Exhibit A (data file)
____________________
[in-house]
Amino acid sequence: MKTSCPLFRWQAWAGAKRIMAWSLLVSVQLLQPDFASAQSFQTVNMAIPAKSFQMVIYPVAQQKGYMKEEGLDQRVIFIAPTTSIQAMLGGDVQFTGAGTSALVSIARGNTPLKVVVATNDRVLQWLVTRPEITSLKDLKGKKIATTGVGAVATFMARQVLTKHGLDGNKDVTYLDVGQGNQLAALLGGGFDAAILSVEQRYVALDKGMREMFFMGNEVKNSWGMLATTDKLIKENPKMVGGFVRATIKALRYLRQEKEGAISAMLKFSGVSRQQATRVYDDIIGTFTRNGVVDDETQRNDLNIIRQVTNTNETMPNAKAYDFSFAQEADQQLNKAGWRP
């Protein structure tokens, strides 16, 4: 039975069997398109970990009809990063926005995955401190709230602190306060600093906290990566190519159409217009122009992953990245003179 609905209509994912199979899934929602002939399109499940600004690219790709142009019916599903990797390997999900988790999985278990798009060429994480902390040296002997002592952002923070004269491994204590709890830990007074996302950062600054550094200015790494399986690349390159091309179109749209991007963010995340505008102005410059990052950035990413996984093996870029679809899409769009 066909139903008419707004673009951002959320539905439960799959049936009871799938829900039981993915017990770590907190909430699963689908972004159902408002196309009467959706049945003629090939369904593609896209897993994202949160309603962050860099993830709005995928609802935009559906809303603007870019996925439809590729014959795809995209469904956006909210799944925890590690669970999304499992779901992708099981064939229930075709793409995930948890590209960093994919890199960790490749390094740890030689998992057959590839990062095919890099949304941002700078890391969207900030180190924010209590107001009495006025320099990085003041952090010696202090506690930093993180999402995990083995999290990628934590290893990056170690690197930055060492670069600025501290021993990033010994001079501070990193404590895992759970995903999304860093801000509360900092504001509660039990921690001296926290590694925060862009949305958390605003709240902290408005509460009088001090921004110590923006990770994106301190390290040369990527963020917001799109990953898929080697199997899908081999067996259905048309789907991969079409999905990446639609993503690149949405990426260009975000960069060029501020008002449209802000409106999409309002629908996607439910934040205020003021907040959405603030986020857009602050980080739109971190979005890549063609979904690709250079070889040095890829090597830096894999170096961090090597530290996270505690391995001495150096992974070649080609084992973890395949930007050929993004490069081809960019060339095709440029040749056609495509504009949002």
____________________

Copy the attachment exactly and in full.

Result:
[in-house]
Amino acid sequence: MKTSCPLFRWQAWAGAKRIMAWSLLVSVQLLQPDFASAQSFQTVNMAIPAKSFQMVIYPVAQQKGYMKEEGLDQRVIFIAPTTSIQAMLGGDVQFTGAGTSALVSIARGNTPLKVVVATNDRVLQWLVTRPEITSLKDLKGKKIATTGVGAVATFMARQVLTKHGLDGNKDVTYLDVGQGNQLAALLGGGFDAAILSVEQRYVALDKGMREMFFMGNEVKNSWGMLATTDKLIKENPKMVGGFVRATIKALRYLRQEKEGAISAMLKFSGVSRQQATRVYDDIIGTFTRNGVVDDETQRNDLNIIRQVTNTNETMPNAKAYDFSFAQEADQQLNKAGWRP
């Protein structure tokens, strides 16, 4: 039975069997398109970990009809990063926005995955401190709230602190306060600093906290990566190519159409217009122009992953990245003179 609905209509994912199979899934929602002939399109499940600004690219790709142009019916599903990797390997999900988790999985278990798009060429994480902390040296002997002592952002923070004269491994204590709890830990007074996302950062600054550094200015790494399986690349390159091309179109749209991007963010995340505008102005410059990052950035990413996984093996870029679809899409769009 066909139903008419707004673009951002959320539905439960799959049936009871799938829900039981993915017990770590907190909430699963689908972004159902408002196309009467959706049945003629090939369904593609896209897993994202949160309603962050860099993830709005995928609802935009559906809303603007870019996925439809590729014959795809995209469904956006909210799944925890590690669970999304499992779901992708099981064939229930075709793409995930948890590209960093994919890199960790490749390094740890030689998992057959590839990062095919890099949304941002700078890391969207900030180190924010209590107001009495006025320099990085003041952090010696202090506690930093993180999402995990083995999290990628934590290893990056170690690197930055060492670069600025501290021993990033010994001079501070990193404590895992759970995903999304860093801000509360900092504001509660039990921690001296926290590694925060862009949305958390605003709240902290408005509460009088001090921004110590923006990770994106301190390290040369990527963020917001799109990953898929080697199997899908081999067996259905048309789907991969079409999905990446639609993503690149949405990426260009975000960069060029501020008002449209802000409106999409309002629908996607439910934040205020003021907040959405603030986020857009602050980080739109971190979005890549063609979904690709250079070889040095890829090597830096894999170096961090090597530290996270505690391995001495150096992974070649080609084992973890395949930007050929993004490069081809960019060339095709440029040749056609495509504009949002």